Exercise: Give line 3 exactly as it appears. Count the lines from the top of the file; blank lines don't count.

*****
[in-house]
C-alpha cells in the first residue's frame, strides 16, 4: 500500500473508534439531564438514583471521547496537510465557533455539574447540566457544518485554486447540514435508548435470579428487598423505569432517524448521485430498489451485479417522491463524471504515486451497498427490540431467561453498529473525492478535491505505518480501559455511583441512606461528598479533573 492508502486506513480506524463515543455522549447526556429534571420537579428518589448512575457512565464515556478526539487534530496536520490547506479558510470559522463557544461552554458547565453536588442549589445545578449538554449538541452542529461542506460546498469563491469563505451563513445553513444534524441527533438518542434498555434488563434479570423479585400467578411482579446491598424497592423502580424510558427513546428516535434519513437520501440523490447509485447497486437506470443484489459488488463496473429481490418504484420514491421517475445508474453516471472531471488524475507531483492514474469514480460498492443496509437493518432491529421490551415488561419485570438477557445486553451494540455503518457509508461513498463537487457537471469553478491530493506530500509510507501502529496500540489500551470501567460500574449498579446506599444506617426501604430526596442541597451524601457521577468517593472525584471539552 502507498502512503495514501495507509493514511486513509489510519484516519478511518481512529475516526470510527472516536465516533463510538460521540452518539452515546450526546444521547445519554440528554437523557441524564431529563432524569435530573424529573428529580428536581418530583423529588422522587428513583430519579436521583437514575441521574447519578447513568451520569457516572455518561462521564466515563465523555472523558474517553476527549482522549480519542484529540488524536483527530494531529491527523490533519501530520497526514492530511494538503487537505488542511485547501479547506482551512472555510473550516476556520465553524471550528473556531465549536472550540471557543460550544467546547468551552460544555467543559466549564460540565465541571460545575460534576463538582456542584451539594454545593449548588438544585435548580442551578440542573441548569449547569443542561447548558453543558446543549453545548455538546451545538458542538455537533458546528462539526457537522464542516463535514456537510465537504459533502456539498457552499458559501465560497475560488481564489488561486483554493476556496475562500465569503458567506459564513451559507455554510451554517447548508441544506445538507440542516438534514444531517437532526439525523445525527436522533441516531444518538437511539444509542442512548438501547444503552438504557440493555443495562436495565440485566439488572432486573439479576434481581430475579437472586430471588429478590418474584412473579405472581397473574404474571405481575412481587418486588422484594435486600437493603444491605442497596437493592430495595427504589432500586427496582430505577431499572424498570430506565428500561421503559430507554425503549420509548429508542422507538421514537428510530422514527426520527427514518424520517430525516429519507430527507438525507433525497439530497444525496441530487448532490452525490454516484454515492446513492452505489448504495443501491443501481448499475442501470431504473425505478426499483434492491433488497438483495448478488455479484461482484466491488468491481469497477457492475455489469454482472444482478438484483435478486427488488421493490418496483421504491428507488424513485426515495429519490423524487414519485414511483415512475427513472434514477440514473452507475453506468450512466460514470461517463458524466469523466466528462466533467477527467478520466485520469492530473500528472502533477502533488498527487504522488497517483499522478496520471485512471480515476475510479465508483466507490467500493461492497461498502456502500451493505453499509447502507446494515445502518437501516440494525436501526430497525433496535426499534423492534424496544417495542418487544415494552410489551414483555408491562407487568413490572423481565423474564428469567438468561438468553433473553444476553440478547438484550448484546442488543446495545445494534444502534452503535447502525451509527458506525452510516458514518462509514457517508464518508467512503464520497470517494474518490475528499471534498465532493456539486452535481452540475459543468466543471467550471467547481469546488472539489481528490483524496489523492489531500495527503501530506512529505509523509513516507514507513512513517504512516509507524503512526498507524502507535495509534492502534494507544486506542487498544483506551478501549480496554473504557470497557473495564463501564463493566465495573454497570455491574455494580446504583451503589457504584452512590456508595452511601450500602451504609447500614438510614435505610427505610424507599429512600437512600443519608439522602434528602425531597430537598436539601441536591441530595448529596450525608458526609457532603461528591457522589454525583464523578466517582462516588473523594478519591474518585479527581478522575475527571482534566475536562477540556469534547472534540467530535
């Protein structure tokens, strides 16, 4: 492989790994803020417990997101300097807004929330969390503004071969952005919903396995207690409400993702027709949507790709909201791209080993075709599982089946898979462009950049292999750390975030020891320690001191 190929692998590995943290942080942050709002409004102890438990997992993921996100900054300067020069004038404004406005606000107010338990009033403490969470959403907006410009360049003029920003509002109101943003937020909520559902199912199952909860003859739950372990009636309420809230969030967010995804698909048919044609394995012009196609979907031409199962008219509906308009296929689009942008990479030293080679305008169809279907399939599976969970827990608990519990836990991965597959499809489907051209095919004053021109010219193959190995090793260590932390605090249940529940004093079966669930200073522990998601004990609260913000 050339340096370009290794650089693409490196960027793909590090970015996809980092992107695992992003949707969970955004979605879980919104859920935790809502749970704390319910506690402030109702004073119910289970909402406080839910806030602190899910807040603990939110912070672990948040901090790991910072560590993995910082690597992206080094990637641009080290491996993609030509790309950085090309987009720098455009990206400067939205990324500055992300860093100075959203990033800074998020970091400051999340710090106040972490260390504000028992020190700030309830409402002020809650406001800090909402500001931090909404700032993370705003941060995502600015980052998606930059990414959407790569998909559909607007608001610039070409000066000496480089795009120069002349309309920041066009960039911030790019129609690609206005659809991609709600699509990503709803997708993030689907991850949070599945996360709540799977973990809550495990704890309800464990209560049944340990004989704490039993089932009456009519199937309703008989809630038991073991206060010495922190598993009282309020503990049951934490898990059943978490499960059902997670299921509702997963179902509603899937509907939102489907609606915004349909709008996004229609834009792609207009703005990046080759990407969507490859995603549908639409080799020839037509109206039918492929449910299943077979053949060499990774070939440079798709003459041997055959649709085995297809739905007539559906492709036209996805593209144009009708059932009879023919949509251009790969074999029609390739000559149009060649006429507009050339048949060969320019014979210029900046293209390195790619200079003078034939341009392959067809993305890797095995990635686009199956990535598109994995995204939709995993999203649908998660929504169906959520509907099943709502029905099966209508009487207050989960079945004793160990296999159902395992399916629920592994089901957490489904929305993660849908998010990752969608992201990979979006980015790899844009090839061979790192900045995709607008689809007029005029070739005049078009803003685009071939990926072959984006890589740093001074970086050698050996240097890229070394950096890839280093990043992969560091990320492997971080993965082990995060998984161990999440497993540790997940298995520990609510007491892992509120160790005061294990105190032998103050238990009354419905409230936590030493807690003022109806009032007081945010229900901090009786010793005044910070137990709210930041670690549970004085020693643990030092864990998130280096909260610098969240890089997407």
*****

């Protein structure tokens, strides 16, 4: 492989790994803020417990997101300097807004929330969390503004071969952005919903396995207690409400993702027709949507790709909201791209080993075709599982089946898979462009950049292999750390975030020891320690001191 190929692998590995943290942080942050709002409004102890438990997992993921996100900054300067020069004038404004406005606000107010338990009033403490969470959403907006410009360049003029920003509002109101943003937020909520559902199912199952909860003859739950372990009636309420809230969030967010995804698909048919044609394995012009196609979907031409199962008219509906308009296929689009942008990479030293080679305008169809279907399939599976969970827990608990519990836990991965597959499809489907051209095919004053021109010219193959190995090793260590932390605090249940529940004093079966669930200073522990998601004990609260913000 050339340096370009290794650089693409490196960027793909590090970015996809980092992107695992992003949707969970955004979605879980919104859920935790809502749970704390319910506690402030109702004073119910289970909402406080839910806030602190899910807040603990939110912070672990948040901090790991910072560590993995910082690597992206080094990637641009080290491996993609030509790309950085090309987009720098455009990206400067939205990324500055992300860093100075959203990033800074998020970091400051999340710090106040972490260390504000028992020190700030309830409402002020809650406001800090909402500001931090909404700032993370705003941060995502600015980052998606930059990414959407790569998909559909607007608001610039070409000066000496480089795009120069002349309309920041066009960039911030790019129609690609206005659809991609709600699509990503709803997708993030689907991850949070599945996360709540799977973990809550495990704890309800464990209560049944340990004989704490039993089932009456009519199937309703008989809630038991073991206060010495922190598993009282309020503990049951934490898990059943978490499960059902997670299921509702997963179902509603899937509907939102489907609606915004349909709008996004229609834009792609207009703005990046080759990407969507490859995603549908639409080799020839037509109206039918492929449910299943077979053949060499990774070939440079798709003459041997055959649709085995297809739905007539559906492709036209996805593209144009009708059932009879023919949509251009790969074999029609390739000559149009060649006429507009050339048949060969320019014979210029900046293209390195790619200079003078034939341009392959067809993305890797095995990635686009199956990535598109994995995204939709995993999203649908998660929504169906959520509907099943709502029905099966209508009487207050989960079945004793160990296999159902395992399916629920592994089901957490489904929305993660849908998010990752969608992201990979979006980015790899844009090839061979790192900045995709607008689809007029005029070739005049078009803003685009071939990926072959984006890589740093001074970086050698050996240097890229070394950096890839280093990043992969560091990320492997971080993965082990995060998984161990999440497993540790997940298995520990609510007491892992509120160790005061294990105190032998103050238990009354419905409230936590030493807690003022109806009032007081945010229900901090009786010793005044910070137990709210930041670690549970004085020693643990030092864990998130280096909260610098969240890089997407």